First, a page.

A motion to charge the International Education Committee with the task of overseeing practices relating to international studies passed. The minutes outline it as “…reviewing policies and procedures relating to Study Abroad, international exchange, and international student recruitment programs as well as their implementation.”

This committee will draft a report and present their findings at the first senate meeting in April 2024, as well as presenting specific proposals for any desired changes at that time.


Telling the SU Story

Lepre identified “Telling the SU Story” as a major goal moving forward. She explained “We must celebrate SU, as this reputation is critically important in this age of competition.” Lepre further explained “We must put time and attention to building our identity and brand.”

The address included an in-depth review of “The Salisbury Seven” the university's newest marketing technique that outlines the seven pledges to help with the strategic growth.

"We will continue to tell our story, internally and externally, to cement our place in the minds of all as a University known for impact and excellence." Lepre explains.

The letter brings up the current marketing of SU as a point of contention by saying “Business-speak and the branding of SU is newly prominent” and identifying it as having gone into ‘overdrive’. The vast number of PR emails, good news articles, the naming of the president as “CEO” of the university are particularly unsettling to faculty. Among their reasons for the discomfort they identify several questions:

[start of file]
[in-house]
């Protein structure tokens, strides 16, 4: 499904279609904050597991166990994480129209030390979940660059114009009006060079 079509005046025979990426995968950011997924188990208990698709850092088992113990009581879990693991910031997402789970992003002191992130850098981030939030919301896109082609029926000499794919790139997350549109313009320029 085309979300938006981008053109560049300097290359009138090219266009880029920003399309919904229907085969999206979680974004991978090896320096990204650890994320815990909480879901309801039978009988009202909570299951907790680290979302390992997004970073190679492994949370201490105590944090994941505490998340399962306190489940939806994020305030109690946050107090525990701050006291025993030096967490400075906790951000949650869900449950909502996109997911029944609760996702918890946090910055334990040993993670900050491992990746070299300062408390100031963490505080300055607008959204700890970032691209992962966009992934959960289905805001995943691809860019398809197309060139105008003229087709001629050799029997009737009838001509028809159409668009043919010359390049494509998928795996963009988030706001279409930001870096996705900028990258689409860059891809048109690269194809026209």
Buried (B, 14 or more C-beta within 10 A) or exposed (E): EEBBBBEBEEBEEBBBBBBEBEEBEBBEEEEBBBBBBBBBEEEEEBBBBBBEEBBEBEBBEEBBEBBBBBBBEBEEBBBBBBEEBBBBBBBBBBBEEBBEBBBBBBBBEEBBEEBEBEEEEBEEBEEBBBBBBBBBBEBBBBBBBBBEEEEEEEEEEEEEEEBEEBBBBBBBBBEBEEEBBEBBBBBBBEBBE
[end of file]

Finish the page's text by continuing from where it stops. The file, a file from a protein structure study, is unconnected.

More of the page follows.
1) “If our email communications from the President is dominated by good news and positive PR above all else, how can we feel confident that she and her team are dealing directly with the real and challenging issues that affect our lives on a daily basis?”

2) “If SU is treated as a business over-and above all else being an educational establishment how can we have meaningful conversations about the spectrum of different disciplinary perspectives and values that we offer our students?”

3) “How can we trust our president if profit takes precedence over people?’

Lepre highlighted several grants, awards, and efforts to make opportunities for faculty in the address, as well as a care for work life balance. Yet the faculty letter emphasized a lack of communication with the president outside of faculty senate meetings, which conflict with school pick up time.

The need for communication and celebration of staff in meaningful ways as well as feelings of distrust, insult, and neglect are detailed throughout the entirety of the staff's letter.

“President Lepre, we ask that you respond to this letter as fully as possible by December 1. If we do not receive your full and direct response to all items on our list, we will have no choice but to consider other ways of registering our discontent. This is a moment: we hope it will be the time when your Presidency took a positive turn for the benefit of all,” the letter concluded.



News Editor

Featured image courtesy of Meghan Bean